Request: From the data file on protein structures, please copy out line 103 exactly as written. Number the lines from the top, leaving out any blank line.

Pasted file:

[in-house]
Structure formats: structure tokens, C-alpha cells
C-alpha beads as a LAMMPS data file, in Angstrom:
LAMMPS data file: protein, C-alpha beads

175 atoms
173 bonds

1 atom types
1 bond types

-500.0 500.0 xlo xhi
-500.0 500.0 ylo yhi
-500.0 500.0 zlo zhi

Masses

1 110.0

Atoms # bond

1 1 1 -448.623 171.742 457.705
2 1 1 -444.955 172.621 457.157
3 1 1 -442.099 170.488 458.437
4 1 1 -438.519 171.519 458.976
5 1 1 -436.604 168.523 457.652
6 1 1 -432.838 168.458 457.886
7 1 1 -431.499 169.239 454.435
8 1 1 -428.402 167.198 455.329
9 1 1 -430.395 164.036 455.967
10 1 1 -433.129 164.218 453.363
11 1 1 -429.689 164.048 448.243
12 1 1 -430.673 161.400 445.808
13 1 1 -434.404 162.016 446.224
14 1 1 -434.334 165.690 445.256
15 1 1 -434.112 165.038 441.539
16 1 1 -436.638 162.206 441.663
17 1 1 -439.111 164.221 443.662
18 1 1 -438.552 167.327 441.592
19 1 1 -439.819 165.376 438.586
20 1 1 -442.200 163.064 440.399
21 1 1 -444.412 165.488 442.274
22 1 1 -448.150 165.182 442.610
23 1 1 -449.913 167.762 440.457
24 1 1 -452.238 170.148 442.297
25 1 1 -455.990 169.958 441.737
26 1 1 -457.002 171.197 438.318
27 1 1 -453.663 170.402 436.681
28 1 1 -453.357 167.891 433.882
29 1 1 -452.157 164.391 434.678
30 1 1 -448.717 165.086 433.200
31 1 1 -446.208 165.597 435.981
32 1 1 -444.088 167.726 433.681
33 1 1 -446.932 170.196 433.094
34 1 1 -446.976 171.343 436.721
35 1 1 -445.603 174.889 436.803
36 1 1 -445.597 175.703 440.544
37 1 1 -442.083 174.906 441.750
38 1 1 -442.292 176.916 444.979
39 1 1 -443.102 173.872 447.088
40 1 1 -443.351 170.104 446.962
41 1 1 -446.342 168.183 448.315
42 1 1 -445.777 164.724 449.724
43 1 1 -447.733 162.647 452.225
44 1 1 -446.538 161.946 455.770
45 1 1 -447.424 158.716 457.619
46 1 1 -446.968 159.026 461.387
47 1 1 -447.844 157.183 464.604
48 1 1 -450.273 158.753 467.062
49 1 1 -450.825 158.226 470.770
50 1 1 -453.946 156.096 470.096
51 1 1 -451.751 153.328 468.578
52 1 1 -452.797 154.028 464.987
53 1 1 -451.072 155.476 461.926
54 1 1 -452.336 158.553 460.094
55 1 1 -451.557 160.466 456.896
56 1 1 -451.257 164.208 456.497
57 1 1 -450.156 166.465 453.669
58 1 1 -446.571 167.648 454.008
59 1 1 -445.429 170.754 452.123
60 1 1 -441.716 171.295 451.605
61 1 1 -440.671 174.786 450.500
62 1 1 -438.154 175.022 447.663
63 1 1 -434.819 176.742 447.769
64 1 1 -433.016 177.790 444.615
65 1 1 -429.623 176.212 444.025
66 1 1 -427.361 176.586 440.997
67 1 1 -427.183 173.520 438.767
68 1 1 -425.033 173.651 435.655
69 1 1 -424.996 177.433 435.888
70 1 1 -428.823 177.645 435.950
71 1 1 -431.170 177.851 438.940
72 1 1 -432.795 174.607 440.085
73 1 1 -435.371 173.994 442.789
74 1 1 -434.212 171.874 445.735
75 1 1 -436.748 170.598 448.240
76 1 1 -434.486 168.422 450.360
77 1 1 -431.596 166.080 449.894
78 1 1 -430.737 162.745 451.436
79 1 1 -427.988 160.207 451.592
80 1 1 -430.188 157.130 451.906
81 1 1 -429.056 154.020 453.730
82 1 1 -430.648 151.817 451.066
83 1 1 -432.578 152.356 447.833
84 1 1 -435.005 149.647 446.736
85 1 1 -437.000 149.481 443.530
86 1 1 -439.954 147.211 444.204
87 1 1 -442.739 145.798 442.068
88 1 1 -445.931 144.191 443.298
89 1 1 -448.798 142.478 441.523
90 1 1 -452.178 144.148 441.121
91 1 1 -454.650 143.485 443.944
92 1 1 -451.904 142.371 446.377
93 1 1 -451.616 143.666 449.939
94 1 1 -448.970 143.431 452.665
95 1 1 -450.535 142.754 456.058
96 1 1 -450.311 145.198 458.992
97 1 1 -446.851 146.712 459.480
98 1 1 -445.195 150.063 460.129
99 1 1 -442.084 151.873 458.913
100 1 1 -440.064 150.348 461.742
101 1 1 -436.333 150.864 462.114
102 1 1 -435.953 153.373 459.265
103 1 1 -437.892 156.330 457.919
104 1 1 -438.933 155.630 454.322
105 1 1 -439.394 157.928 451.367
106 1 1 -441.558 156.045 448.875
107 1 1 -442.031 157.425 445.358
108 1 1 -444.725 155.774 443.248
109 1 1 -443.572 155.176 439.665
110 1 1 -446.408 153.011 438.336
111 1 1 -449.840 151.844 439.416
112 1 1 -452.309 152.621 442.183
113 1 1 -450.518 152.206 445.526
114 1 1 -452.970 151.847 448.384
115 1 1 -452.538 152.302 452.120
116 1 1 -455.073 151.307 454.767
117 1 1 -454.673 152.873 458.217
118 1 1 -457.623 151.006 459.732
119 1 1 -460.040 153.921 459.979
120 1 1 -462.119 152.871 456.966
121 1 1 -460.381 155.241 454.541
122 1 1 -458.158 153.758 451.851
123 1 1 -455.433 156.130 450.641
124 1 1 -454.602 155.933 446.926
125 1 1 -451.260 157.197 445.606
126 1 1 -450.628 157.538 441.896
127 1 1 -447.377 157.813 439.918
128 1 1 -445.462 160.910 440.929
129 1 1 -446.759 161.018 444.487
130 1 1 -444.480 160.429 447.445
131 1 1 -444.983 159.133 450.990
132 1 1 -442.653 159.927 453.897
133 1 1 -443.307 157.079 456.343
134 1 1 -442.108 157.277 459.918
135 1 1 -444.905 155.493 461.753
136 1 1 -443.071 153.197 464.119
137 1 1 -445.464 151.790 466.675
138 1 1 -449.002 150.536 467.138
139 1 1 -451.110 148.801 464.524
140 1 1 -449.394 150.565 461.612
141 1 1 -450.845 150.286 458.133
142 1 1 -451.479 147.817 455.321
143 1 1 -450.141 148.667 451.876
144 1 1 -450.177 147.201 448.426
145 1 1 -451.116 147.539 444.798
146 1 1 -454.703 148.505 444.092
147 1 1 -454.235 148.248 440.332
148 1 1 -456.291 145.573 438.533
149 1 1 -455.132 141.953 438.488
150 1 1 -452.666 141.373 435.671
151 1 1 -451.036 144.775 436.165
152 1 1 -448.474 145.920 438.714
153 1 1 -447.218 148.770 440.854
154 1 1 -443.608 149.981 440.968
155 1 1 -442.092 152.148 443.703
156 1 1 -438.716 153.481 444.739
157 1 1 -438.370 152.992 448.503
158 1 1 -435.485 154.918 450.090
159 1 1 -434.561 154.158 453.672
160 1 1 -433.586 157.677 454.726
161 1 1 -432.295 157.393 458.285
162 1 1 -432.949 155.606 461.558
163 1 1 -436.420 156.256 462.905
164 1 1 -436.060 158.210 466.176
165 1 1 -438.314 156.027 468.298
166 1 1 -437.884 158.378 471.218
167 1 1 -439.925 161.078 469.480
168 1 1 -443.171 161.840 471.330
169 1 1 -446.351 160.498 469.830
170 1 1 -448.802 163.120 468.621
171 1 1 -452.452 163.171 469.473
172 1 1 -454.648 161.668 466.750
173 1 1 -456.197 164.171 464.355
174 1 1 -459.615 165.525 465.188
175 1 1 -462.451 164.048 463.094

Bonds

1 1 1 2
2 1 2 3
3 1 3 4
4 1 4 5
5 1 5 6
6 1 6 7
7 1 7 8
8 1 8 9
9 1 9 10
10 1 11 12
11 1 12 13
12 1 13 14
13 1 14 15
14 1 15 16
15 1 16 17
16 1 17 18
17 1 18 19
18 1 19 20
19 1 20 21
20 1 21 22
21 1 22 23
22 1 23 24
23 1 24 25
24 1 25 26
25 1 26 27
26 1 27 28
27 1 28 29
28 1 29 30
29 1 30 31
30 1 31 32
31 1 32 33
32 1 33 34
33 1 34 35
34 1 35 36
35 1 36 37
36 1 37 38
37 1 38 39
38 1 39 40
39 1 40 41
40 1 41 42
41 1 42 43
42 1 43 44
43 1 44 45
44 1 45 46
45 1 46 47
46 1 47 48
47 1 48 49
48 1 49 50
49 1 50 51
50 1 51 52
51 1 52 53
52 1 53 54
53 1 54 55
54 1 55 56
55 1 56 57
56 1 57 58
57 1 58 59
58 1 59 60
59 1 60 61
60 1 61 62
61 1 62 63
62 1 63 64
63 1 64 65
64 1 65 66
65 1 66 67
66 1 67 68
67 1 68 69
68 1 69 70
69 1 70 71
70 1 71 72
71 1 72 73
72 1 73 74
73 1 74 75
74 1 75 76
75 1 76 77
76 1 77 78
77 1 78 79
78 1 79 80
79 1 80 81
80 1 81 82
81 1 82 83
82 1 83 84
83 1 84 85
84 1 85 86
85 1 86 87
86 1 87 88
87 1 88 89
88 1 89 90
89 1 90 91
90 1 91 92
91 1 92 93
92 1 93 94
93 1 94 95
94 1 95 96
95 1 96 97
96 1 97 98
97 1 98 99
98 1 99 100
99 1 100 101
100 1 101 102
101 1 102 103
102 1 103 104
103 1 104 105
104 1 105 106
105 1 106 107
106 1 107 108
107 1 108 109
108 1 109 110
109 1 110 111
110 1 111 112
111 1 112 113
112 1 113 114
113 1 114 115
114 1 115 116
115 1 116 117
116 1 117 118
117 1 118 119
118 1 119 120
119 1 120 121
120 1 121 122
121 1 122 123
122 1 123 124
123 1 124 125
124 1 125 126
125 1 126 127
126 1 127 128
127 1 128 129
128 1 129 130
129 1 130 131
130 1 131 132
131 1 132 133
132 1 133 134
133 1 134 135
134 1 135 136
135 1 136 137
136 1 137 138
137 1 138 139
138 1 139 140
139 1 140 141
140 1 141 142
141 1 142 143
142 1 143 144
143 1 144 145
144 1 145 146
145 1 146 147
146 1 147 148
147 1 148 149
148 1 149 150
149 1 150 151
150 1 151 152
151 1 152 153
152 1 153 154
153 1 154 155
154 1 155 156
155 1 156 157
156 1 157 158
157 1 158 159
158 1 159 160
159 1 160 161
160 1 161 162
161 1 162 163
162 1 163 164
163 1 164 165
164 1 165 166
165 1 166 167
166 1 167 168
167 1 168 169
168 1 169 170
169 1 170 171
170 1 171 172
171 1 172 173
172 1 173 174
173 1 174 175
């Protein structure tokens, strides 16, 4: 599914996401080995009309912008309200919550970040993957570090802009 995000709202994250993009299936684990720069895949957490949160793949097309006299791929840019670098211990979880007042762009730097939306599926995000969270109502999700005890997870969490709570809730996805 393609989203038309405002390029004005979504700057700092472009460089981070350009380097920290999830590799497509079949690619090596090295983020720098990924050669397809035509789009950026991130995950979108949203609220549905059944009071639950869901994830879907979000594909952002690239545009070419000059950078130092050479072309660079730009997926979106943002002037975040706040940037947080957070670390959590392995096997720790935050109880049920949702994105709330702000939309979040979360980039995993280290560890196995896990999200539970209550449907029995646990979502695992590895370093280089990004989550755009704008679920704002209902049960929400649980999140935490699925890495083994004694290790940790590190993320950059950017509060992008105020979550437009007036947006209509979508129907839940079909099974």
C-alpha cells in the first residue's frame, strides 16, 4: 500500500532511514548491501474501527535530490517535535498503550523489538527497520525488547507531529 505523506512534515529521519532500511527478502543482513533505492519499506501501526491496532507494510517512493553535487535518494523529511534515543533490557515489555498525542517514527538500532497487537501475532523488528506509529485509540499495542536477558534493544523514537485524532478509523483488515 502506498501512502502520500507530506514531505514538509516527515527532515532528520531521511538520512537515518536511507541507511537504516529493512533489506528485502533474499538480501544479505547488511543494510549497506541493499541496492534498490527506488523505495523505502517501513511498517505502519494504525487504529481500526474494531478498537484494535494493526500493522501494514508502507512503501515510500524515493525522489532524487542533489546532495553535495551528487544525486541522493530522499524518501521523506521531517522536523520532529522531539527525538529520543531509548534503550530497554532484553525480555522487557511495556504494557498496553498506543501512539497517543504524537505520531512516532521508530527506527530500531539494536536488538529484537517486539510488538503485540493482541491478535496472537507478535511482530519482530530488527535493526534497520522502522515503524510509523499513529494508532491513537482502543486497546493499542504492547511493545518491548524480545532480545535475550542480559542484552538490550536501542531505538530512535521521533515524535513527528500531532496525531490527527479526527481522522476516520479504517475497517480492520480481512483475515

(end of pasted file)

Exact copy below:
89 1 1 -448.798 142.478 441.523